Again, I feel the burn of many eyes upon us.
"What do you think of this place?" I ask her.
"I have come from hell to heaven."
After a few minutes of silence, she says, "I suppose now you will have to take me back."
In the car, Amina places her hand on mine.
She tells me her parents died when she was a child, and an aunt brought her from her native Allahabad to Kolkata. She started working at an early age and toiled her whole life until her body gave in. Now she lives day to day at the mercy of her daughters and sons-in-law.
"Aami garibmanush aachi, didi."
I am a poor person, she says in broken Bengali.
"And I will always be a poor person," she says. "There is no way out for people like me."
Her words make me terribly sad.
Beyond the data and the academic discussions of what it means to be poor in India, I know this: There is no version of the American dream in Amina's world. She would not let herself dare to hope.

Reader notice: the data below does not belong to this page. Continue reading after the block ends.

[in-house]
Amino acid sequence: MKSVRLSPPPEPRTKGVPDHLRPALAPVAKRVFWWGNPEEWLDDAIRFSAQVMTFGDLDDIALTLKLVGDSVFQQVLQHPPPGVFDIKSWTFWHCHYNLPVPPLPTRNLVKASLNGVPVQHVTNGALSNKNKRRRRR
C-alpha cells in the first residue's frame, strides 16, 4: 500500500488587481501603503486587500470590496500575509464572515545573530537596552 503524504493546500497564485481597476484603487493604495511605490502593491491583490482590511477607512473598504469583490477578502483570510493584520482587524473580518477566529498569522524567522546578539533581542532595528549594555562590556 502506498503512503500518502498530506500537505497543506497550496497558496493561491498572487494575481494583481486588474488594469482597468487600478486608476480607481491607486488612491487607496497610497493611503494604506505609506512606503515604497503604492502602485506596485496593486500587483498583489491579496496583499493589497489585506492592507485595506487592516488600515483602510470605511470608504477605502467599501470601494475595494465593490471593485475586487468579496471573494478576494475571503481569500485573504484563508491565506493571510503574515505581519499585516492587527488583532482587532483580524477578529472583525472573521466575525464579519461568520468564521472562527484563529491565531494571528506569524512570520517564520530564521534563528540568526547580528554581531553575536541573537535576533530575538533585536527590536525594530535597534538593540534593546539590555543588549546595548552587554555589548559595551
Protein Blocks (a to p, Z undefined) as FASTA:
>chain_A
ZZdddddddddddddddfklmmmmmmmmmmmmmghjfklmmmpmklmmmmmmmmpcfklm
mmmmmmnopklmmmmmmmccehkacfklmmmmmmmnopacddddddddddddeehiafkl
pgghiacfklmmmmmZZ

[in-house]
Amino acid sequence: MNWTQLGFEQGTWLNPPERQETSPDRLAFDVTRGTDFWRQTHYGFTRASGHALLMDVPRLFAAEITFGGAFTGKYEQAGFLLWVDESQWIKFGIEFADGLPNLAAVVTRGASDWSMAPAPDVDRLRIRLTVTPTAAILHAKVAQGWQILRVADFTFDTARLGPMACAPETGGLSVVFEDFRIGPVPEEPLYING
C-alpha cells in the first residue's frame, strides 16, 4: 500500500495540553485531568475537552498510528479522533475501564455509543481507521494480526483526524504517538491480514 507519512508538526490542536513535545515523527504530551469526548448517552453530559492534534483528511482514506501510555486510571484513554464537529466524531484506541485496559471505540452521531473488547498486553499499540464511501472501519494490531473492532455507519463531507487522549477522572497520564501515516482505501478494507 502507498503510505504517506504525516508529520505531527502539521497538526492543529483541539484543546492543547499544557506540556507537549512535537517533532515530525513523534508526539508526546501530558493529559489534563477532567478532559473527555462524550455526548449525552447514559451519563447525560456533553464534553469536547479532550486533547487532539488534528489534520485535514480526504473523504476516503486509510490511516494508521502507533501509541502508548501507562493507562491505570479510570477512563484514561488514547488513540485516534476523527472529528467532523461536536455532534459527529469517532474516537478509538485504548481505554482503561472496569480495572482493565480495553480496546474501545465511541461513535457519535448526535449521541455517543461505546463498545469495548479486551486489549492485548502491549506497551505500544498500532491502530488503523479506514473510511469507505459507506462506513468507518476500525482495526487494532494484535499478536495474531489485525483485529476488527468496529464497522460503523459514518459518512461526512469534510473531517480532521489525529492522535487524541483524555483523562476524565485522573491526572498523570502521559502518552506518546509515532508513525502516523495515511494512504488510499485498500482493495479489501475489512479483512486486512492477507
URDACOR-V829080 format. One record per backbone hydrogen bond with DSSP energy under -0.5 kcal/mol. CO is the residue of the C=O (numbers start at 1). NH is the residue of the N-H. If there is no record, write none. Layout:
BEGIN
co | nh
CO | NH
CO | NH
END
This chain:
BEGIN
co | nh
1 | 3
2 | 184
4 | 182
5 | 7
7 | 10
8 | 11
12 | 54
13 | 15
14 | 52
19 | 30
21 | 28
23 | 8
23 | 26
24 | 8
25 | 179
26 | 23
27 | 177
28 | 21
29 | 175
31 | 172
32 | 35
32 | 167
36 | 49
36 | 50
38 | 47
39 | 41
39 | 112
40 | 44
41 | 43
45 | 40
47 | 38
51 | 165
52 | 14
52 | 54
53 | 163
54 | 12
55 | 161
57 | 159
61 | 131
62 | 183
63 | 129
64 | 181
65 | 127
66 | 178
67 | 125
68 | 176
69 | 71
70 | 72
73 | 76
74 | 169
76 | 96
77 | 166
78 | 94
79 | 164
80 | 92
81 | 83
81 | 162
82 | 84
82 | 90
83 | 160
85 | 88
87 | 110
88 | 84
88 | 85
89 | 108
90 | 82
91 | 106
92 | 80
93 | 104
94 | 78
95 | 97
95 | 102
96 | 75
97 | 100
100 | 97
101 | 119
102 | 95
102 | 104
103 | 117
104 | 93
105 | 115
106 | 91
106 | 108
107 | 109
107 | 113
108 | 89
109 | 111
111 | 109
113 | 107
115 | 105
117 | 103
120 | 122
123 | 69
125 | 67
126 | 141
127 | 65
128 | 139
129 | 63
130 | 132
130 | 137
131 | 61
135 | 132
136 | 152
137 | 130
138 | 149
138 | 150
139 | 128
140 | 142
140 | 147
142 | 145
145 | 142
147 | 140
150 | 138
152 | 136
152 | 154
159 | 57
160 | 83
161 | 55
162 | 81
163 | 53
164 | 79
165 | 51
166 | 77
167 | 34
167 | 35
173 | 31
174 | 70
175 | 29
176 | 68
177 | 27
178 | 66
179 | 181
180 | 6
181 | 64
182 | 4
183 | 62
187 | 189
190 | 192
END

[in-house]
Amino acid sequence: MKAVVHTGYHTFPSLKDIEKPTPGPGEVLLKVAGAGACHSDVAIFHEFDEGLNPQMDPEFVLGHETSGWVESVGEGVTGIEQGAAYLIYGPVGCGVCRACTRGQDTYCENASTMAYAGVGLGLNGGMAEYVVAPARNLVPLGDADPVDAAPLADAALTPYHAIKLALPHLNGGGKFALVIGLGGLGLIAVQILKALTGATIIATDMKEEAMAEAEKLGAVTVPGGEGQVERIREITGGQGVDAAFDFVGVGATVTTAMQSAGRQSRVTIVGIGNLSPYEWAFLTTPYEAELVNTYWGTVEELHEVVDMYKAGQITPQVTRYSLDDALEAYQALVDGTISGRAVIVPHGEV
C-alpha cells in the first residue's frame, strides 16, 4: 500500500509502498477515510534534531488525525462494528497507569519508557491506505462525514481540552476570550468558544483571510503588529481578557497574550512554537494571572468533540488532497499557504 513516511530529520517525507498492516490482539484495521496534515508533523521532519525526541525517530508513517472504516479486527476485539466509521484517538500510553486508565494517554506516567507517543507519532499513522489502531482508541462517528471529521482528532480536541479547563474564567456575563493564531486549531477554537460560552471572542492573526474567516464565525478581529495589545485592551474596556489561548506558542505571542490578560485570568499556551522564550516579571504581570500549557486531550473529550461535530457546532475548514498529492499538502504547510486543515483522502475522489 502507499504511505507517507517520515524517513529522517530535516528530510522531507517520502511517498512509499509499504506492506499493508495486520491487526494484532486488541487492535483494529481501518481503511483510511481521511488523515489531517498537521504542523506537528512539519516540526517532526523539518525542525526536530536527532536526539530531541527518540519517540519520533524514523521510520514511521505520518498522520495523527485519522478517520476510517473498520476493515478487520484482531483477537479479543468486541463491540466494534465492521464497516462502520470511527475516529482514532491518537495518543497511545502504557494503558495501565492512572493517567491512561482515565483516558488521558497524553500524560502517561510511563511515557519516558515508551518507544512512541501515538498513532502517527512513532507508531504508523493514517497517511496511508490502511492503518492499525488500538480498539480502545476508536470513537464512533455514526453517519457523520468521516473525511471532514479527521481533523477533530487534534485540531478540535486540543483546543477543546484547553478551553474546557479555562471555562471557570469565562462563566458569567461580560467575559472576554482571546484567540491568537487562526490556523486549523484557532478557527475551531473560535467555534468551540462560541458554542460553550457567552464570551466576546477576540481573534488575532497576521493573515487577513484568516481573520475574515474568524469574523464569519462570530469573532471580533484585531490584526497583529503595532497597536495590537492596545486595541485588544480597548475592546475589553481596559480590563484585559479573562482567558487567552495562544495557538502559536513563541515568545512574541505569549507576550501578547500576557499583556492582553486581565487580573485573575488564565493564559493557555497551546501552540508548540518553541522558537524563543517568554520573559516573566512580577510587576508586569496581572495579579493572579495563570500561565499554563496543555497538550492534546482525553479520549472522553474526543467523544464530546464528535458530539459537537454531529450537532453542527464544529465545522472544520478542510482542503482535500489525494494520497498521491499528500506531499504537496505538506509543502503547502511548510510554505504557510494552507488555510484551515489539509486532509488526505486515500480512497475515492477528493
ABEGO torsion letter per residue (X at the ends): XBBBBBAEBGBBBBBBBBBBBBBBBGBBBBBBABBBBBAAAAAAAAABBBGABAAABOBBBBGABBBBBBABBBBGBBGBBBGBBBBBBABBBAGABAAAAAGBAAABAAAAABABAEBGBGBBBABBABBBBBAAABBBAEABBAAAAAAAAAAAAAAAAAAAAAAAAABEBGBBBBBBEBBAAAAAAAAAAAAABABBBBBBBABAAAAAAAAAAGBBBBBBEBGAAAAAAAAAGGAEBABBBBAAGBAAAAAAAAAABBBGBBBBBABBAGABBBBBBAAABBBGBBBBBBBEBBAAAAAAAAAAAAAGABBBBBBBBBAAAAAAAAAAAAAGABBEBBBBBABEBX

We make our way back through congested lanes teeming with street life. Here you can buy almost anything you need, from syrupy fried sweets called jilebis to the blood pressure pills you'll need if you eat too many. I look at a stall selling leather handbags.
They hang from hooks on a wooden pole, their black leather dulled by sun and dust.
These are cheaper than Gucci, only $3 each. I ask Amina if she would like one.
"I can afford these," I say.
"What will I do with a bag?" she asks.
After a lifetime, she has nothing.
I drop her off at the entrance to the slum.
"Are there poor people in America?" she asks before getting out of the car.
I tell her there are people everywhere who are in need.
"Do they go shopping at malls?" she asks.
"Sometimes," I respond. "See you next time, Aminaji."
"Maybe," she says. "If I am still here."
I took Amina to Quest Mall at the end of 2015 and last saw her 10 months ago. I inquired about her shortly before the publication of this story and learned that her slum has been bulldozed to make way for a high-rise residential building. Flats in that part of Kolkata can sell for $150,000 or more. I also learned that the landowners relocated Amina and her family to another slum. I am still trying to find her.